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Ha ha. Yes. Very funny. Let's go into bookstores and torment the underpaid staff, then mock them in print for being stupid!

This bugs the hell out of me. I remember the daily soul-crushing humilities of being a lowly, minimum-wage-earning recent graduate toiling away at Chain Bookstore #2 -- anyone who ever complains about retail staff should spend a week trying desperately to be gracious and helpful while being insulted, ignored, shoved against bookshelves (not me, my manager) and yelled at by people who ask things like "How come your travel section doesn't have any books on Holland?" and then, after being told to look under N for Netherlands, reply "No, I said Holland."

So, the Guardian played their fun little game of Stump the Bookstore Chump and now they can all feel superior and smug in their special British way. If British bookstores are anything like American ones, they offer little else but low-paying jobs for students and recent graduates who think working in a bookstore will be cool. It isn't. And, honestly, is it fair for middle-aged reporters to ridicule a bunch of 23-yr-olds for not yet having read the entire oeuvre of Anthony Trollope? Even the cleverest grad student doesn't know the plot synopsis of every book ever. How well-read were these cranks when they were kids? And why not spend their apparently considerable free time going after the stores' management, which as a rule doesn't give a shit about properly training their employees or hiring well-read help because it would be too expensive in the short-term?

While it's all very humorous to ask if the Naked Chef wrote "The Naked Lunch," the average bookseller is required (if she wants to keep her job) to smile and be polite when complete fucking imbeciles ask questions like "Do you have that book I saw on TV? I don't know the title or the author but it was on that one show and it's about families. I think the cover is blue," or "Does 'The Anarchist Cookbook' have recipes for kids?" or "Who wrote 'The Diary of Anne Frank'?'' (seriously) when what these people really need is a serious throat-punching.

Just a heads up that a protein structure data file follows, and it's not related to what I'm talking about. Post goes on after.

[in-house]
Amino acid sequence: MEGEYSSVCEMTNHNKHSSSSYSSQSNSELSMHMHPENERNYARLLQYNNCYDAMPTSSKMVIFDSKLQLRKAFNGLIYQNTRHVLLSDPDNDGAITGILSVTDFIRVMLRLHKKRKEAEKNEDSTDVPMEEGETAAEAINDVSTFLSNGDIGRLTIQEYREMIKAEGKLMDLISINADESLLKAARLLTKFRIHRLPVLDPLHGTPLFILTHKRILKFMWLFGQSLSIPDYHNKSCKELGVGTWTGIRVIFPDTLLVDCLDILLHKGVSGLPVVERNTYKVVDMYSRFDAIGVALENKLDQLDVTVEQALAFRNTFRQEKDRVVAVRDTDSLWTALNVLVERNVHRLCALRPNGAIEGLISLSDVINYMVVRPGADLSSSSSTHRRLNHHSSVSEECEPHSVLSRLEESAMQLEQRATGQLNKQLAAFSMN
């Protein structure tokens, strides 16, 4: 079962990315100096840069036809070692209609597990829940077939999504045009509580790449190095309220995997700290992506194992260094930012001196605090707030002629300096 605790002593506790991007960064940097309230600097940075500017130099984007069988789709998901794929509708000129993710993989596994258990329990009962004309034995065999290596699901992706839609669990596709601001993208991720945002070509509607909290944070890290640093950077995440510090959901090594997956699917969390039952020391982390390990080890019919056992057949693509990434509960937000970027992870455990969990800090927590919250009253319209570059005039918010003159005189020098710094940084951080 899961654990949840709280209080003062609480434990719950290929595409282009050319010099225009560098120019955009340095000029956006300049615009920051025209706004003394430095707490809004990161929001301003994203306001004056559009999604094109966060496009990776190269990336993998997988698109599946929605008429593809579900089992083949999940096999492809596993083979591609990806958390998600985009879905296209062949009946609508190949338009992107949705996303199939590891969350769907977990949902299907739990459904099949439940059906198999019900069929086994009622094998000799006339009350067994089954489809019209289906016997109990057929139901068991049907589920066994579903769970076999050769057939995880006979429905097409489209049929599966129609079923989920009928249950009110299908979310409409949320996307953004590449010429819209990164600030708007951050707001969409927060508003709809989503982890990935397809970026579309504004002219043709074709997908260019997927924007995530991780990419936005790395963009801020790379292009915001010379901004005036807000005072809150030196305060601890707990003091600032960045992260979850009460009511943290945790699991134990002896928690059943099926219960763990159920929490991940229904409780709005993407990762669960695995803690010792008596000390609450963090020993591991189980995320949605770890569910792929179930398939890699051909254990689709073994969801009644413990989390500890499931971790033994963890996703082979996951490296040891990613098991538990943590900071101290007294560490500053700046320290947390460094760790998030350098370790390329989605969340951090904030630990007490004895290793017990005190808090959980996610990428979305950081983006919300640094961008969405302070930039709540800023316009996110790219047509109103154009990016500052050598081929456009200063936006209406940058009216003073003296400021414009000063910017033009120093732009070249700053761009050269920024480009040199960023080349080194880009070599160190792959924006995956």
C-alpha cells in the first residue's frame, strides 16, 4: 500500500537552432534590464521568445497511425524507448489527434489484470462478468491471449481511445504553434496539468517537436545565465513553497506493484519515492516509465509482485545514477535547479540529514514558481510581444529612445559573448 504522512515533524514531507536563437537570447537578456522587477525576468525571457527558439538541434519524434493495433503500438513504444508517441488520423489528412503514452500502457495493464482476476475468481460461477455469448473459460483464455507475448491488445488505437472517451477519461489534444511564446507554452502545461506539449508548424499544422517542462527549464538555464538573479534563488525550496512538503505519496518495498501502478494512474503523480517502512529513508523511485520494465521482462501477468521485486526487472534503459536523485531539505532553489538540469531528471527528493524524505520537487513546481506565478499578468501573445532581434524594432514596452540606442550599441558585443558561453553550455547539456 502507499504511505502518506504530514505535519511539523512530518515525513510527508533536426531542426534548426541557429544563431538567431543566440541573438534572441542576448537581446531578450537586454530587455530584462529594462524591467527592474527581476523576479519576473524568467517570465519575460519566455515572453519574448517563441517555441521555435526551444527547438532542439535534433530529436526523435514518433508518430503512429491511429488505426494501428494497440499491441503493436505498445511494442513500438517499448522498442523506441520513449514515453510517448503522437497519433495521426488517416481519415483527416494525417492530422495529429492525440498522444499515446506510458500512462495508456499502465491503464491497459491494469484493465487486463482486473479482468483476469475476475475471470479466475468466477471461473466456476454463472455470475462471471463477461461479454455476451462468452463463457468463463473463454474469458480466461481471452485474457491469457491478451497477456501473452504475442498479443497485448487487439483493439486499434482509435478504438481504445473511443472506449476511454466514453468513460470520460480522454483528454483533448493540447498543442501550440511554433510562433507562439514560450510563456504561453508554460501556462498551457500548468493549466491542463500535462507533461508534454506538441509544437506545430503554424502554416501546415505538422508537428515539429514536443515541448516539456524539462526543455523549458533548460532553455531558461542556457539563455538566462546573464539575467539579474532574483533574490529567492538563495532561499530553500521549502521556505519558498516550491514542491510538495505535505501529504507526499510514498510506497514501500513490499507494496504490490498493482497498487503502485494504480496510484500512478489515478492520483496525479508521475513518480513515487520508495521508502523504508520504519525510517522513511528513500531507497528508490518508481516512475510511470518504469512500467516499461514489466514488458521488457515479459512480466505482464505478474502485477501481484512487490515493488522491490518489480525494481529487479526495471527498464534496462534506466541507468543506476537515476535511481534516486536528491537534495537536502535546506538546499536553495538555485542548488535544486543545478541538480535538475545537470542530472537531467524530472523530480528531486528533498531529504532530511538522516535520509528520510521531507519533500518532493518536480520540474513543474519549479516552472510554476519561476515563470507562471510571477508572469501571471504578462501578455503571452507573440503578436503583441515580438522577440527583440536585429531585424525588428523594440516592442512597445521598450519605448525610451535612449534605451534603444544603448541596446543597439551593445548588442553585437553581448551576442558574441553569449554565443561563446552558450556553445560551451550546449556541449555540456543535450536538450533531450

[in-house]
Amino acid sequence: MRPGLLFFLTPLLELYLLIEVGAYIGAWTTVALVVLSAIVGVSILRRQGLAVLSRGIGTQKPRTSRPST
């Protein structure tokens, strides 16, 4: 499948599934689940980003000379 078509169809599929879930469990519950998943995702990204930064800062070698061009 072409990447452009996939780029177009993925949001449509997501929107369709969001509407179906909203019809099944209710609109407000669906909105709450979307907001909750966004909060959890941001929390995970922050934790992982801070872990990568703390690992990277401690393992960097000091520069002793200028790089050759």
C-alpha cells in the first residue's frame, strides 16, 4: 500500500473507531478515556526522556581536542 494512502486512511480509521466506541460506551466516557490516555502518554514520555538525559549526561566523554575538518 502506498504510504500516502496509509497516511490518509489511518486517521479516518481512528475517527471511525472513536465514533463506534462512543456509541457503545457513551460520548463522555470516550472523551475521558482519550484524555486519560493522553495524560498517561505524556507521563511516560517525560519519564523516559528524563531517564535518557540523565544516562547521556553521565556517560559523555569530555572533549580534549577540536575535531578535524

So if you love me, you'll do this when you shop: Leave the help alone. Don't ask questions unless you know what you want (or, don't get angry when you don't know and they can't figure it out). Don't yell at them. If you have a problem, talk to the managers or owners who actually have the power to make changes instead of the folks on the bottom rungs who are just trying to do their jobs. And, for fuck's sake, don't ask for Henry Miller's "astrology" books because you think you're funny. Seriously. Grow up.

And support your local bookstores!

Replies: 1 Confession

This is a tactic that they didn't teach me in journalism school - baiting salesclerks for a story. No wonder I didn't get that job at the Times.

however, in the case of the first clerk, who was confronted with an obviously stupid customer, I think he acted admirably by not ridiculing her into next tuesday. james joyce isn't exactly known for his punctuation in Ulysses, for fuck's sake.

That's the kind of person you help as best you can, then go back into the stockroom and laugh about with your coworkers, isn't it?

heather @ 05/08/2002 09:39 AM CST

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